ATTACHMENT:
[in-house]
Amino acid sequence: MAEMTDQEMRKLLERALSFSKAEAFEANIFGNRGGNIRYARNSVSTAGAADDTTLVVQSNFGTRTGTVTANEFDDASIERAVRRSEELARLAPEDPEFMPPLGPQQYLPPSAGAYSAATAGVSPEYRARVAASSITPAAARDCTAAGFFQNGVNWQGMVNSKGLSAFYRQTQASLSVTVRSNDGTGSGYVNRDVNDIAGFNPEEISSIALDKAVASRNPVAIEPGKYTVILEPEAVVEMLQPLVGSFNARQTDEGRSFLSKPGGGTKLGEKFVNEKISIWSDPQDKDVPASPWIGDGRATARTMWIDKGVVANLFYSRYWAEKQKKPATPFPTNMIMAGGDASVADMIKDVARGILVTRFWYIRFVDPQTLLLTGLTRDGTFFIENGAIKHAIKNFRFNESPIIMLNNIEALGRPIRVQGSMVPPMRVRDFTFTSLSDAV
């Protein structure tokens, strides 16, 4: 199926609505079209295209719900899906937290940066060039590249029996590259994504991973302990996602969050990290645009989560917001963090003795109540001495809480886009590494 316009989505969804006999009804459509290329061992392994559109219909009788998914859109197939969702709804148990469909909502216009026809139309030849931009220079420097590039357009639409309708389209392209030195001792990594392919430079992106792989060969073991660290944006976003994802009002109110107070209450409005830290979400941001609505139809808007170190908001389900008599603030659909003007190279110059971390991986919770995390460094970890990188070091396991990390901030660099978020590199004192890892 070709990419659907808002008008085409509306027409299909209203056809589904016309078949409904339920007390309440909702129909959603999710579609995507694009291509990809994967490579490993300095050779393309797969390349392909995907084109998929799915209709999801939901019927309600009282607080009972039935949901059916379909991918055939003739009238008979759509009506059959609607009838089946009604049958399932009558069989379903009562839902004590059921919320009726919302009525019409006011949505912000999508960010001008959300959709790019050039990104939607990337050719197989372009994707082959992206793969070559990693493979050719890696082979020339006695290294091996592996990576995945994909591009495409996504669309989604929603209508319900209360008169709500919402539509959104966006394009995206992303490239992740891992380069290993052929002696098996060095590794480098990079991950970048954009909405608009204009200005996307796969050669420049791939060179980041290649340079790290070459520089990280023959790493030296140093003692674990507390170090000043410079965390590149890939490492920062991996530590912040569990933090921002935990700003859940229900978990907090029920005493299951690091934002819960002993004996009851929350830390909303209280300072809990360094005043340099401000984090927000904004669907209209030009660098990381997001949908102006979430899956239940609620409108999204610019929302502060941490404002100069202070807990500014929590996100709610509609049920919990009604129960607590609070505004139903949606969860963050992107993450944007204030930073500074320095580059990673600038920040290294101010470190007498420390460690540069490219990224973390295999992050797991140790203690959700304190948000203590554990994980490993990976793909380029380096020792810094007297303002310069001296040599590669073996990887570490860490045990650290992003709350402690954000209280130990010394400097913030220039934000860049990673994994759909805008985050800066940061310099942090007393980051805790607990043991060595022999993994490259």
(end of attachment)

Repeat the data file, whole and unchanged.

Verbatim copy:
[in-house]
Amino acid sequence: MAEMTDQEMRKLLERALSFSKAEAFEANIFGNRGGNIRYARNSVSTAGAADDTTLVVQSNFGTRTGTVTANEFDDASIERAVRRSEELARLAPEDPEFMPPLGPQQYLPPSAGAYSAATAGVSPEYRARVAASSITPAAARDCTAAGFFQNGVNWQGMVNSKGLSAFYRQTQASLSVTVRSNDGTGSGYVNRDVNDIAGFNPEEISSIALDKAVASRNPVAIEPGKYTVILEPEAVVEMLQPLVGSFNARQTDEGRSFLSKPGGGTKLGEKFVNEKISIWSDPQDKDVPASPWIGDGRATARTMWIDKGVVANLFYSRYWAEKQKKPATPFPTNMIMAGGDASVADMIKDVARGILVTRFWYIRFVDPQTLLLTGLTRDGTFFIENGAIKHAIKNFRFNESPIIMLNNIEALGRPIRVQGSMVPPMRVRDFTFTSLSDAV
């Protein structure tokens, strides 16, 4: 199926609505079209295209719900899906937290940066060039590249029996590259994504991973302990996602969050990290645009989560917001963090003795109540001495809480886009590494 316009989505969804006999009804459509290329061992392994559109219909009788998914859109197939969702709804148990469909909502216009026809139309030849931009220079420097590039357009639409309708389209392209030195001792990594392919430079992106792989060969073991660290944006976003994802009002109110107070209450409005830290979400941001609505139809808007170190908001389900008599603030659909003007190279110059971390991986919770995390460094970890990188070091396991990390901030660099978020590199004192890892 070709990419659907808002008008085409509306027409299909209203056809589904016309078949409904339920007390309440909702129909959603999710579609995507694009291509990809994967490579490993300095050779393309797969390349392909995907084109998929799915209709999801939901019927309600009282607080009972039935949901059916379909991918055939003739009238008979759509009506059959609607009838089946009604049958399932009558069989379903009562839902004590059921919320009726919302009525019409006011949505912000999508960010001008959300959709790019050039990104939607990337050719197989372009994707082959992206793969070559990693493979050719890696082979020339006695290294091996592996990576995945994909591009495409996504669309989604929603209508319900209360008169709500919402539509959104966006394009995206992303490239992740891992380069290993052929002696098996060095590794480098990079991950970048954009909405608009204009200005996307796969050669420049791939060179980041290649340079790290070459520089990280023959790493030296140093003692674990507390170090000043410079965390590149890939490492920062991996530590912040569990933090921002935990700003859940229900978990907090029920005493299951690091934002819960002993004996009851929350830390909303209280300072809990360094005043340099401000984090927000904004669907209209030009660098990381997001949908102006979430899956239940609620409108999204610019929302502060941490404002100069202070807990500014929590996100709610509609049920919990009604129960607590609070505004139903949606969860963050992107993450944007204030930073500074320095580059990673600038920040290294101010470190007498420390460690540069490219990224973390295999992050797991140790203690959700304190948000203590554990994980490993990976793909380029380096020792810094007297303002310069001296040599590669073996990887570490860490045990650290992003709350402690954000209280130990010394400097913030220039934000860049990673994994759909805008985050800066940061310099942090007393980051805790607990043991060595022999993994490259």